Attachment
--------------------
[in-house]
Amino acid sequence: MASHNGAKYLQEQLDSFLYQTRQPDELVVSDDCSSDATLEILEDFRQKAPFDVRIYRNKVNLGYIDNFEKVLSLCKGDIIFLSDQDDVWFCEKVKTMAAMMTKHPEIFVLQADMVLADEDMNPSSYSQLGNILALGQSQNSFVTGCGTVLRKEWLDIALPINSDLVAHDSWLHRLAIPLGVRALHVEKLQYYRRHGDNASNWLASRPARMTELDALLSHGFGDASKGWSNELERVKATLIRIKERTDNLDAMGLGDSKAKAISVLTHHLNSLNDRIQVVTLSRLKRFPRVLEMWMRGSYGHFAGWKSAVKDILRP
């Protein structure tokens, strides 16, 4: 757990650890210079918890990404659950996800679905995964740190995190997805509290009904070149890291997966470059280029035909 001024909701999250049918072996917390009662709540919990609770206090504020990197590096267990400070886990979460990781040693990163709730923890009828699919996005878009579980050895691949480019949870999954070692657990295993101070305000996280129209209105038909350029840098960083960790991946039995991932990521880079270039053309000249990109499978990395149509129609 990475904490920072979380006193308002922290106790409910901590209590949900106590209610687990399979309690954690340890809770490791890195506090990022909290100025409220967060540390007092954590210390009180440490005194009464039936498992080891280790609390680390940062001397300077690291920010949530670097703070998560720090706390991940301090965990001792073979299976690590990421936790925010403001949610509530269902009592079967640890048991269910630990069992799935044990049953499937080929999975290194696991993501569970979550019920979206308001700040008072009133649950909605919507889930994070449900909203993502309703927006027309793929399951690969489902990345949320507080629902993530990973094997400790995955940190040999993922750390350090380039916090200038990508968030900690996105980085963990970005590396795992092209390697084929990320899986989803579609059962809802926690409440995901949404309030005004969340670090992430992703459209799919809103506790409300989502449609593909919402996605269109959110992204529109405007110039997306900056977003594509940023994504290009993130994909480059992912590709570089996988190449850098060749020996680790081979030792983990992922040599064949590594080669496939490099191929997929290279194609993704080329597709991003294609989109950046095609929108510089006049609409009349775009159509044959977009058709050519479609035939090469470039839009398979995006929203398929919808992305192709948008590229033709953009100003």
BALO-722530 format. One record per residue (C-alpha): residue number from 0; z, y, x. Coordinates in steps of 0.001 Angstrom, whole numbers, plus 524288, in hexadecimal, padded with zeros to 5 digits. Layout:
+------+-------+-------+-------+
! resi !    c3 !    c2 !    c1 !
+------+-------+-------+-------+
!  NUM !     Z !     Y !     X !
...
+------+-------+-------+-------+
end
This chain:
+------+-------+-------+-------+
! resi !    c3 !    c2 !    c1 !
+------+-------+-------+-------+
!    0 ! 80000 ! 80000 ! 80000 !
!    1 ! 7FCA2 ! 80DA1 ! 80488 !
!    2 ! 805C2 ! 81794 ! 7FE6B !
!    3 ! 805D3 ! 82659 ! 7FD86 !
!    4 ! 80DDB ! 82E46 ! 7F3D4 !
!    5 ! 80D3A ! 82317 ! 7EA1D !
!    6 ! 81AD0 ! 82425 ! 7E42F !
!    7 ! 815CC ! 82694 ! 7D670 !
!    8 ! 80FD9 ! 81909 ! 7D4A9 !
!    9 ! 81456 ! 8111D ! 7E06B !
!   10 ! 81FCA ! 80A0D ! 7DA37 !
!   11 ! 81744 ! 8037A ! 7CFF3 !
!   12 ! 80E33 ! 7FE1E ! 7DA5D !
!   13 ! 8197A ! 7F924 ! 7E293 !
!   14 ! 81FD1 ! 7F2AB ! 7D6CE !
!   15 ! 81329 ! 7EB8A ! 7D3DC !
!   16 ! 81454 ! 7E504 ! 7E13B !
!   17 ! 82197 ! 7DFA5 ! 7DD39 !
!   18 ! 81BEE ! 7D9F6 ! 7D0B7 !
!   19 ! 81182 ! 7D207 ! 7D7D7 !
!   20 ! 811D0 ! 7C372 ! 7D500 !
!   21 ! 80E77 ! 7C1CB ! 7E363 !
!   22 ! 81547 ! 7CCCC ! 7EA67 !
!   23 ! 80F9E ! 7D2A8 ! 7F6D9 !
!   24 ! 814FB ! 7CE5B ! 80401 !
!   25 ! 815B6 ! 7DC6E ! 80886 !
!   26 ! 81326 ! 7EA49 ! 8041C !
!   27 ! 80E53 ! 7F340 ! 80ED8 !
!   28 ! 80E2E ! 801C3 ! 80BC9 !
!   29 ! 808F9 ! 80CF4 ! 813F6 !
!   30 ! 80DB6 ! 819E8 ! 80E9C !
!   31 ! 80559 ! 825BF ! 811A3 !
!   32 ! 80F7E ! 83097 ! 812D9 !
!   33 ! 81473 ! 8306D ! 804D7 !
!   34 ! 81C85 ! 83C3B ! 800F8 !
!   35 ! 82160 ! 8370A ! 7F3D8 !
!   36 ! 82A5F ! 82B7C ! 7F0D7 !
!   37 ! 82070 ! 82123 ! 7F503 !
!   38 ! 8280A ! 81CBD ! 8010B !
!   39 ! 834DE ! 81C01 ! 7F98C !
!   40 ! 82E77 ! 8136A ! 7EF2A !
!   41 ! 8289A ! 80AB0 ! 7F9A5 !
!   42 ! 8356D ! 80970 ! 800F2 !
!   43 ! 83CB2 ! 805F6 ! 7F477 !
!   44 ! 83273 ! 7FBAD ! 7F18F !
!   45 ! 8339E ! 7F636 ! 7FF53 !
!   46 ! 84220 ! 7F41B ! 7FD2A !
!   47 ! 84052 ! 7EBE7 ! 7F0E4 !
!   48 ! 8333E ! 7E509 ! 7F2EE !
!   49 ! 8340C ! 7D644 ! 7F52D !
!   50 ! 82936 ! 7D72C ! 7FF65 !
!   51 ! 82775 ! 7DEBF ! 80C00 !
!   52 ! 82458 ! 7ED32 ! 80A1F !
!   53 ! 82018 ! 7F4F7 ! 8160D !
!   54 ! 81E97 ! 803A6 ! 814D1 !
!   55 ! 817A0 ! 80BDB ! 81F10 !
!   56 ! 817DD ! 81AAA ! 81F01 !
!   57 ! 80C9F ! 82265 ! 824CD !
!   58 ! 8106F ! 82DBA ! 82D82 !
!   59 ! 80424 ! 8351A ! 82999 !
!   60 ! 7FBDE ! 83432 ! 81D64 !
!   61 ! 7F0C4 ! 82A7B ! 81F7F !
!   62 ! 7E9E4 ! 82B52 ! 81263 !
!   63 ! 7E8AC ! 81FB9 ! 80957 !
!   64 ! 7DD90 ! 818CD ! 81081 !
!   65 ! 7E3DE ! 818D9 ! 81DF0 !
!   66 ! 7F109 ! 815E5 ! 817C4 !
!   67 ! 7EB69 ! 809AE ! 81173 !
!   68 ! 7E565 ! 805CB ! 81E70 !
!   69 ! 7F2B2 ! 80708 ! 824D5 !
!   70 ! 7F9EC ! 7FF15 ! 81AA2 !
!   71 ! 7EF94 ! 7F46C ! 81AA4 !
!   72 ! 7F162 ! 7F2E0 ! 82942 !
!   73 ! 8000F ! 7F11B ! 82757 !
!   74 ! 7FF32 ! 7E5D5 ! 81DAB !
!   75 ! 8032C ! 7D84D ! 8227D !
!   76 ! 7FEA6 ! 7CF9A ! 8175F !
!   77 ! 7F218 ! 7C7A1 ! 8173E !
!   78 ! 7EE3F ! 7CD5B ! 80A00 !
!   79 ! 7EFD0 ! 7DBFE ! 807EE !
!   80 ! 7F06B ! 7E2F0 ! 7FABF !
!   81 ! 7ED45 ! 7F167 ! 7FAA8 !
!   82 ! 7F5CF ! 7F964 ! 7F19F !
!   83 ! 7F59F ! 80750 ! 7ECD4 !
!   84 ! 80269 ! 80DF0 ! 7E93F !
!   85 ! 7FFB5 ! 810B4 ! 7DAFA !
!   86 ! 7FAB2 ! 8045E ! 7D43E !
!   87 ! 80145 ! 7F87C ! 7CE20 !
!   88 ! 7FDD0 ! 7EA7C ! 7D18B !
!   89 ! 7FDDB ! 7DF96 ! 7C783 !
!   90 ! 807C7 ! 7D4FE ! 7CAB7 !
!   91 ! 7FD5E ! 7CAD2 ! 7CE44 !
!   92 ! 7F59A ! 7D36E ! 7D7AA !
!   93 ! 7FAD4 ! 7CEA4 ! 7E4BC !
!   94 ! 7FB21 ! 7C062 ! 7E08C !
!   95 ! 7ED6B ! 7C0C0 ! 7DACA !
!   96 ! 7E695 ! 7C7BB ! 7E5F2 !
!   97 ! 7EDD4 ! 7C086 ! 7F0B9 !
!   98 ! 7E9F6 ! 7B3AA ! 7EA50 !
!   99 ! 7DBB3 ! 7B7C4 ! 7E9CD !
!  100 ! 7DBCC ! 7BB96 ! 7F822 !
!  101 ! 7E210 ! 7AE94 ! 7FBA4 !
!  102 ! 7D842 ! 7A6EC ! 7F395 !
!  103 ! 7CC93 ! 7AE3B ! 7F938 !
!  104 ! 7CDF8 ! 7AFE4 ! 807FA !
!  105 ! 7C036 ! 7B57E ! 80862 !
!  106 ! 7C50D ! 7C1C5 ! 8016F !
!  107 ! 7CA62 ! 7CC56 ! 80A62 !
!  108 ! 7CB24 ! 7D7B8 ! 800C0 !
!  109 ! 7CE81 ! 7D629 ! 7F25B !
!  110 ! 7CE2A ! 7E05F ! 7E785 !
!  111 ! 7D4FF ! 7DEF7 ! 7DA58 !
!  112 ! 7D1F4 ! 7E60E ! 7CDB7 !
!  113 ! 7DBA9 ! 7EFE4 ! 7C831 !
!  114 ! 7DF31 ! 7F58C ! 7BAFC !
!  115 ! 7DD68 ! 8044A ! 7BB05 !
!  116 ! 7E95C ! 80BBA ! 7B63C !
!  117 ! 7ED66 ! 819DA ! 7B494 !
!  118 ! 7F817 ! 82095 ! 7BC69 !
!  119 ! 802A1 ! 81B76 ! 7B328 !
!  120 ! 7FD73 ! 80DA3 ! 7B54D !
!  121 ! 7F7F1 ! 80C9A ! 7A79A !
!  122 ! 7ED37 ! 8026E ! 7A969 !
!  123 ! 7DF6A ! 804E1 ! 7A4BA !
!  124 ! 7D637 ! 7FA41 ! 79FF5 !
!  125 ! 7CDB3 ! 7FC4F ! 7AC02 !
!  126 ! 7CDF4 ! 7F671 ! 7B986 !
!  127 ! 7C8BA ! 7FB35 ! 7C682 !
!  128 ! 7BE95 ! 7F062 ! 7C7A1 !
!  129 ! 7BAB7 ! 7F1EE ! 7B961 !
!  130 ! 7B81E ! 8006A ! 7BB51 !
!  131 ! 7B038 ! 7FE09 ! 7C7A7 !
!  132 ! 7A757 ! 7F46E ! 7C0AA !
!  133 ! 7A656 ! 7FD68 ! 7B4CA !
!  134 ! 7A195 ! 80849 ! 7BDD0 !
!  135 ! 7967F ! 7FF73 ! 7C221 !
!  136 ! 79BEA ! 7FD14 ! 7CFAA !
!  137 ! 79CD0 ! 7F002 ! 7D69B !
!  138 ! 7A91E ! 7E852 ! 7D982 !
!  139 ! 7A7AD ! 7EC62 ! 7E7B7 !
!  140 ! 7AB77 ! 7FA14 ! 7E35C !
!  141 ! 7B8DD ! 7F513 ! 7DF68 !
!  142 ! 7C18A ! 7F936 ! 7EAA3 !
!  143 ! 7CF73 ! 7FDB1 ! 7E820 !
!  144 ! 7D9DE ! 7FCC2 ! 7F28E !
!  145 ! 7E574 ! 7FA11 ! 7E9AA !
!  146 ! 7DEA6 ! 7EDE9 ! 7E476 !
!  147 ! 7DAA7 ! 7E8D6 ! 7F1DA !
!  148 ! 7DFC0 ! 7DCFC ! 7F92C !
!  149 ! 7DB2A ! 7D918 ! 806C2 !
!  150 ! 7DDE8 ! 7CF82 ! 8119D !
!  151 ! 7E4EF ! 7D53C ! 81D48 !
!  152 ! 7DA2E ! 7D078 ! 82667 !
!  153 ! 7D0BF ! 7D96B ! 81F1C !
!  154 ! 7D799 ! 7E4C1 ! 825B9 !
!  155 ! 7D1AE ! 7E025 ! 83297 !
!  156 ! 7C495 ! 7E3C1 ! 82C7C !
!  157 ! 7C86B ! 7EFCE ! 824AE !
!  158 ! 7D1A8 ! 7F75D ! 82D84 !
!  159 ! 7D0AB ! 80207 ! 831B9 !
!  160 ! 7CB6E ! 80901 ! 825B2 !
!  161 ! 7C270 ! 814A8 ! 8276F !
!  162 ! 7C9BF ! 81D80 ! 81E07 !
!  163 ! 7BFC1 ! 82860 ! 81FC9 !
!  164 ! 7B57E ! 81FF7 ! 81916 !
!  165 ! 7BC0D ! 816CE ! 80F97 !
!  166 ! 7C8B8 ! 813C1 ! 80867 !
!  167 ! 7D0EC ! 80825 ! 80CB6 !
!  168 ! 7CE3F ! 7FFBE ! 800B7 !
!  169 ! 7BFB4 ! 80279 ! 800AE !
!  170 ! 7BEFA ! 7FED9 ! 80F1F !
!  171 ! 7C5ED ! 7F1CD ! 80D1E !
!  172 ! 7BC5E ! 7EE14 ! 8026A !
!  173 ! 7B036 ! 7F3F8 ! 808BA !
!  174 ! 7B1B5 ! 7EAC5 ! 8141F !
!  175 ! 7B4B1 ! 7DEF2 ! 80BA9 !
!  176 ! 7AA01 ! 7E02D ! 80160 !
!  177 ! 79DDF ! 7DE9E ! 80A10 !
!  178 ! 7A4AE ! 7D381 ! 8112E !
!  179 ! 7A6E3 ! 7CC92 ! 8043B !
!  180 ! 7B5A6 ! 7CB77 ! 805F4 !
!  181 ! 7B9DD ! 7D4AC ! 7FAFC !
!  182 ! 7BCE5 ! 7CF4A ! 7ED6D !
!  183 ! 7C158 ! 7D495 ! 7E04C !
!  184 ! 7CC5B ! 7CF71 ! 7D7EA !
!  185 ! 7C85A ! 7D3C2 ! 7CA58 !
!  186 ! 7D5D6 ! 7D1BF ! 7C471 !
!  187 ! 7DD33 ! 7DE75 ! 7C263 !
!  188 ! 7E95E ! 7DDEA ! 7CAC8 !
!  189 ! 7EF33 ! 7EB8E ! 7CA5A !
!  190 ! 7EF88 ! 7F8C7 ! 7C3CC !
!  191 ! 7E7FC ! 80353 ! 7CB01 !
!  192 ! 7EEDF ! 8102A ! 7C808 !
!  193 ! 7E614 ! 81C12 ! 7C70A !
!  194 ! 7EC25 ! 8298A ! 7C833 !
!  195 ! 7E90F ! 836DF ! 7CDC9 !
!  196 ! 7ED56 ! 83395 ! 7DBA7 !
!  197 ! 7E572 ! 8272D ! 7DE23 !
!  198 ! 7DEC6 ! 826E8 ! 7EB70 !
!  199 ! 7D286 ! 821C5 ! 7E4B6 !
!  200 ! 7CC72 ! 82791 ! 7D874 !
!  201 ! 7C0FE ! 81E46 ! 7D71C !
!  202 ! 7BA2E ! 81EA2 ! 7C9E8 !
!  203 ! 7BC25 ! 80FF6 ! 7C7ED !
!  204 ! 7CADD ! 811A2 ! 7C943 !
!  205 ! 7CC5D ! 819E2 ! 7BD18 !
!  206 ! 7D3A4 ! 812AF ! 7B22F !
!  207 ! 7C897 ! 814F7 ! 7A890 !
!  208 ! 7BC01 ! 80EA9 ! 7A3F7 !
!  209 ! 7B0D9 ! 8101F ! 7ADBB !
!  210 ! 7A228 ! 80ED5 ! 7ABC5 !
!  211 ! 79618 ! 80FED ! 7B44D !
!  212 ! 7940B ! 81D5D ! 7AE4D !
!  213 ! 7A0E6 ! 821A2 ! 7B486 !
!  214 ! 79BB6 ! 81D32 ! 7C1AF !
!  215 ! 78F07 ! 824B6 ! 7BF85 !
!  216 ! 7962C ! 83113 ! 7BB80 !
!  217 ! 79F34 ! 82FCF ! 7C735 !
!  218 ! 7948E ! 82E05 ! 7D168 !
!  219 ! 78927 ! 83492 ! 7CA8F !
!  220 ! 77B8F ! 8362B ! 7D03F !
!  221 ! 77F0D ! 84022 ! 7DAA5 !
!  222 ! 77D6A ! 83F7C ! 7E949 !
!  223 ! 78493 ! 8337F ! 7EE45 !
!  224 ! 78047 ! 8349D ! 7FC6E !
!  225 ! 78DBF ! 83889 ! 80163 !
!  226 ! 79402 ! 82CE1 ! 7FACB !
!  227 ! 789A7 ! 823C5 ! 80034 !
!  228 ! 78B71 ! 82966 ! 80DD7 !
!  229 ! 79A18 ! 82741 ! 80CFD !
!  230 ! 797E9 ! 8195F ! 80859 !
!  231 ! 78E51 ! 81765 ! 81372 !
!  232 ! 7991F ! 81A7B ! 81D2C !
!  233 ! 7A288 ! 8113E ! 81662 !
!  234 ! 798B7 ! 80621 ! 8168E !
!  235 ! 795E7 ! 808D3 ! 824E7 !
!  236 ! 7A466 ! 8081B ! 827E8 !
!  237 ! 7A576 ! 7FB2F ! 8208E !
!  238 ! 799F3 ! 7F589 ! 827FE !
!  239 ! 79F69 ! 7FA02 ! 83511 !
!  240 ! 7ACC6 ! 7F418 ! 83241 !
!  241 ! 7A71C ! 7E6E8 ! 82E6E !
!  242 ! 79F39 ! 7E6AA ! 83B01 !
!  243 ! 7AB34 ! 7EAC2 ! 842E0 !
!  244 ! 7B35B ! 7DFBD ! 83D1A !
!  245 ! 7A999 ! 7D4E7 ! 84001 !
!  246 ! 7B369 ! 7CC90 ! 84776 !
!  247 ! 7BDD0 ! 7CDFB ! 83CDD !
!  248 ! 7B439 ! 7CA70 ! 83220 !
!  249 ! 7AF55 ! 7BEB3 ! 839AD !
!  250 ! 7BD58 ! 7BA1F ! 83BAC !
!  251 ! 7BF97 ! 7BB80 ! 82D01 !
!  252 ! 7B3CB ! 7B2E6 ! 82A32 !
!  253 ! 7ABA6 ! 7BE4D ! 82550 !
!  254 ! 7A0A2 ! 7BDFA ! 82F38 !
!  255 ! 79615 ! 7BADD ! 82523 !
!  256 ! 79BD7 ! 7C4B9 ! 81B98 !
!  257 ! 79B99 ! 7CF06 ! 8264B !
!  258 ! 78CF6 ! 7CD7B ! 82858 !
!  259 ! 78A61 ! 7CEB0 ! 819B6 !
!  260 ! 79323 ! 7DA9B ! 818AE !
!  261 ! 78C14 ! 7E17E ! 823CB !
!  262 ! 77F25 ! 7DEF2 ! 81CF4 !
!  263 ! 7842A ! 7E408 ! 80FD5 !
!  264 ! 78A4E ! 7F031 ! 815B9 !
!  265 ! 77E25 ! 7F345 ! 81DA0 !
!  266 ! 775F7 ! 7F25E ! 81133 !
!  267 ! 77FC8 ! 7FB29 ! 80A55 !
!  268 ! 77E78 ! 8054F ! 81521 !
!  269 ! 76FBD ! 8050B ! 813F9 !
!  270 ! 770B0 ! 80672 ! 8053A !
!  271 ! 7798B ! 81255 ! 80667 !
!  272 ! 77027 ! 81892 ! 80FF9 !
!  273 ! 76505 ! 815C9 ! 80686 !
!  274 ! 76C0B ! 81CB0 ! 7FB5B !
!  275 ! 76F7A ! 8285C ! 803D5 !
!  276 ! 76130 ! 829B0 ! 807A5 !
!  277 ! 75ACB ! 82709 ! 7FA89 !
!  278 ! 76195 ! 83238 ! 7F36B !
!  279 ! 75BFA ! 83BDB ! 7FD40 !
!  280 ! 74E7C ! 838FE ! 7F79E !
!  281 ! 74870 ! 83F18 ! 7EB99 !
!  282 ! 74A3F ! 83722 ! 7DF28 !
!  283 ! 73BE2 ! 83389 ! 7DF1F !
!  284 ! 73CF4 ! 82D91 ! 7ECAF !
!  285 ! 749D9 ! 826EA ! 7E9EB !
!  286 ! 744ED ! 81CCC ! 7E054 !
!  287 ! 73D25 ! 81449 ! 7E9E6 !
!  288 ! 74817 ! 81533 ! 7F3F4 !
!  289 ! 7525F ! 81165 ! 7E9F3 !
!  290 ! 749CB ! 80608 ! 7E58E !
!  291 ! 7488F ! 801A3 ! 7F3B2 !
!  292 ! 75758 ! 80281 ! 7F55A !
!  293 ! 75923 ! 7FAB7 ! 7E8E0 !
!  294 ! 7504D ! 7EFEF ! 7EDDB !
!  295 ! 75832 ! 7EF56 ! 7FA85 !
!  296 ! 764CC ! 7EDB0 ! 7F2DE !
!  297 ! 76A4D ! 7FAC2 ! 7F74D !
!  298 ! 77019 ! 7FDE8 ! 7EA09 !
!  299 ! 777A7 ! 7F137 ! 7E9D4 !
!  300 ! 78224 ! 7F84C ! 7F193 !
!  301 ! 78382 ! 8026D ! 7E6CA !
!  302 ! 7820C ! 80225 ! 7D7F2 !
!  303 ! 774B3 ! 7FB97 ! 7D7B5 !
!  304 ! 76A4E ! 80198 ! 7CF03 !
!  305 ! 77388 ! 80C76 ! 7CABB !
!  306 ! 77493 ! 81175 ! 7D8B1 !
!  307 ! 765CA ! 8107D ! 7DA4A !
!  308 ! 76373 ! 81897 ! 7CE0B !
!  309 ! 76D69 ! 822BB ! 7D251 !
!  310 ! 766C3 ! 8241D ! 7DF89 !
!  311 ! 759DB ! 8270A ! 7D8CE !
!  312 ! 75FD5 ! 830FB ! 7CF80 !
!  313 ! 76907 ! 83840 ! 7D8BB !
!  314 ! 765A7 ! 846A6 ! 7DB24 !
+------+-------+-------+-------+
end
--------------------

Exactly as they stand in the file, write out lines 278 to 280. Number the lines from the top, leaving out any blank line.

!  262 ! 77F25 ! 7DEF2 ! 81CF4 !
!  263 ! 7842A ! 7E408 ! 80FD5 !
!  264 ! 78A4E ! 7F031 ! 815B9 !